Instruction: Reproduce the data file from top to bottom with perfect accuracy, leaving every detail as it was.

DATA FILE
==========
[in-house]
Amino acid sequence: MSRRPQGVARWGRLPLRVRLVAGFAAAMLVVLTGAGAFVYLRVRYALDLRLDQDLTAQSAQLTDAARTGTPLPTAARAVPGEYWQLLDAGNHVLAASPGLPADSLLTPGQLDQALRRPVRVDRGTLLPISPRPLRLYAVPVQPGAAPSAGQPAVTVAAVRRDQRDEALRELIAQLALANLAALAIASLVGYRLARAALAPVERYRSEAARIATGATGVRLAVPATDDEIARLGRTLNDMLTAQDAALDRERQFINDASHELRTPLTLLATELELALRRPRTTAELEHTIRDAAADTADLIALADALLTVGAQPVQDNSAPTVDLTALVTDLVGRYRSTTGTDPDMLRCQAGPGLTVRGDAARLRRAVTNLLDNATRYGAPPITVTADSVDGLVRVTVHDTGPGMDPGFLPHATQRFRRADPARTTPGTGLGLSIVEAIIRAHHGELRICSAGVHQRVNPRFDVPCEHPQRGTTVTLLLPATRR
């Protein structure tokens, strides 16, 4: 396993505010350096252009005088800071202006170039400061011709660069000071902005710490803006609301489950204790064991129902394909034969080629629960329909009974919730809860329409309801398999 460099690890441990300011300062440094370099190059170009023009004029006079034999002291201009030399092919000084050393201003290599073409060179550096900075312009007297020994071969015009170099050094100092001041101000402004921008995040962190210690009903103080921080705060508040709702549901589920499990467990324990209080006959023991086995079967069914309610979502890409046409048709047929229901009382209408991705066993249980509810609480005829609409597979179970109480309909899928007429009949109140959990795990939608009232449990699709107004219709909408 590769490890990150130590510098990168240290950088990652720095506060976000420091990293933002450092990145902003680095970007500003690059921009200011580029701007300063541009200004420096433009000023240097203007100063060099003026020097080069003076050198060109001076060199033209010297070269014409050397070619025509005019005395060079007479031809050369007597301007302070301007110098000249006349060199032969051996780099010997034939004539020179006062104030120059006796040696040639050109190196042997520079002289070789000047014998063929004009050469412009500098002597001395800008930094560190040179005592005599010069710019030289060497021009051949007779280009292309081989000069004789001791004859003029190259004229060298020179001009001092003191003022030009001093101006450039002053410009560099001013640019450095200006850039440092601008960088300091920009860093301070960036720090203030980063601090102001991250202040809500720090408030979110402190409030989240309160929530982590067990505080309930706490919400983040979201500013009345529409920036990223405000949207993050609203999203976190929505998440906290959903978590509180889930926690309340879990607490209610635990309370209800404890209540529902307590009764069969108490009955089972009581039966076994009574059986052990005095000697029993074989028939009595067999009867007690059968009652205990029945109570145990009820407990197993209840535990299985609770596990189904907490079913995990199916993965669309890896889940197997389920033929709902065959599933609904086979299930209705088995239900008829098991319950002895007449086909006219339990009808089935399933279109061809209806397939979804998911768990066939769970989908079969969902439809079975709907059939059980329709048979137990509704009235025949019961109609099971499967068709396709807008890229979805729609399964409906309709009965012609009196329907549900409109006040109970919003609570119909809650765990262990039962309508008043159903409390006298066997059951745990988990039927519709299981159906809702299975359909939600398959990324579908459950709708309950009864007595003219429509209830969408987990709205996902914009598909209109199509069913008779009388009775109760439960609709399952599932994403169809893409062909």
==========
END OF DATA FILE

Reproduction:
[in-house]
Amino acid sequence: MSRRPQGVARWGRLPLRVRLVAGFAAAMLVVLTGAGAFVYLRVRYALDLRLDQDLTAQSAQLTDAARTGTPLPTAARAVPGEYWQLLDAGNHVLAASPGLPADSLLTPGQLDQALRRPVRVDRGTLLPISPRPLRLYAVPVQPGAAPSAGQPAVTVAAVRRDQRDEALRELIAQLALANLAALAIASLVGYRLARAALAPVERYRSEAARIATGATGVRLAVPATDDEIARLGRTLNDMLTAQDAALDRERQFINDASHELRTPLTLLATELELALRRPRTTAELEHTIRDAAADTADLIALADALLTVGAQPVQDNSAPTVDLTALVTDLVGRYRSTTGTDPDMLRCQAGPGLTVRGDAARLRRAVTNLLDNATRYGAPPITVTADSVDGLVRVTVHDTGPGMDPGFLPHATQRFRRADPARTTPGTGLGLSIVEAIIRAHHGELRICSAGVHQRVNPRFDVPCEHPQRGTTVTLLLPATRR
């Protein structure tokens, strides 16, 4: 396993505010350096252009005088800071202006170039400061011709660069000071902005710490803006609301489950204790064991129902394909034969080629629960329909009974919730809860329409309801398999 460099690890441990300011300062440094370099190059170009023009004029006079034999002291201009030399092919000084050393201003290599073409060179550096900075312009007297020994071969015009170099050094100092001041101000402004921008995040962190210690009903103080921080705060508040709702549901589920499990467990324990209080006959023991086995079967069914309610979502890409046409048709047929229901009382209408991705066993249980509810609480005829609409597979179970109480309909899928007429009949109140959990795990939608009232449990699709107004219709909408 590769490890990150130590510098990168240290950088990652720095506060976000420091990293933002450092990145902003680095970007500003690059921009200011580029701007300063541009200004420096433009000023240097203007100063060099003026020097080069003076050198060109001076060199033209010297070269014409050397070619025509005019005395060079007479031809050369007597301007302070301007110098000249006349060199032969051996780099010997034939004539020179006062104030120059006796040696040639050109190196042997520079002289070789000047014998063929004009050469412009500098002597001395800008930094560190040179005592005599010069710019030289060497021009051949007779280009292309081989000069004789001791004859003029190259004229060298020179001009001092003191003022030009001093101006450039002053410009560099001013640019450095200006850039440092601008960088300091920009860093301070960036720090203030980063601090102001991250202040809500720090408030979110402190409030989240309160929530982590067990505080309930706490919400983040979201500013009345529409920036990223405000949207993050609203999203976190929505998440906290959903978590509180889930926690309340879990607490209610635990309370209800404890209540529902307590009764069969108490009955089972009581039966076994009574059986052990005095000697029993074989028939009595067999009867007690059968009652205990029945109570145990009820407990197993209840535990299985609770596990189904907490079913995990199916993965669309890896889940197997389920033929709902065959599933609904086979299930209705088995239900008829098991319950002895007449086909006219339990009808089935399933279109061809209806397939979804998911768990066939769970989908079969969902439809079975709907059939059980329709048979137990509704009235025949019961109609099971499967068709396709807008890229979805729609399964409906309709009965012609009196329907549900409109006040109970919003609570119909809650765990262990039962309508008043159903409390006298066997059951745990988990039927519709299981159906809702299975359909939600398959990324579908459950709708309950009864007595003219429509209830969408987990709205996902914009598909209109199509069913008779009388009775109760439960609709399952599932994403169809893409062909």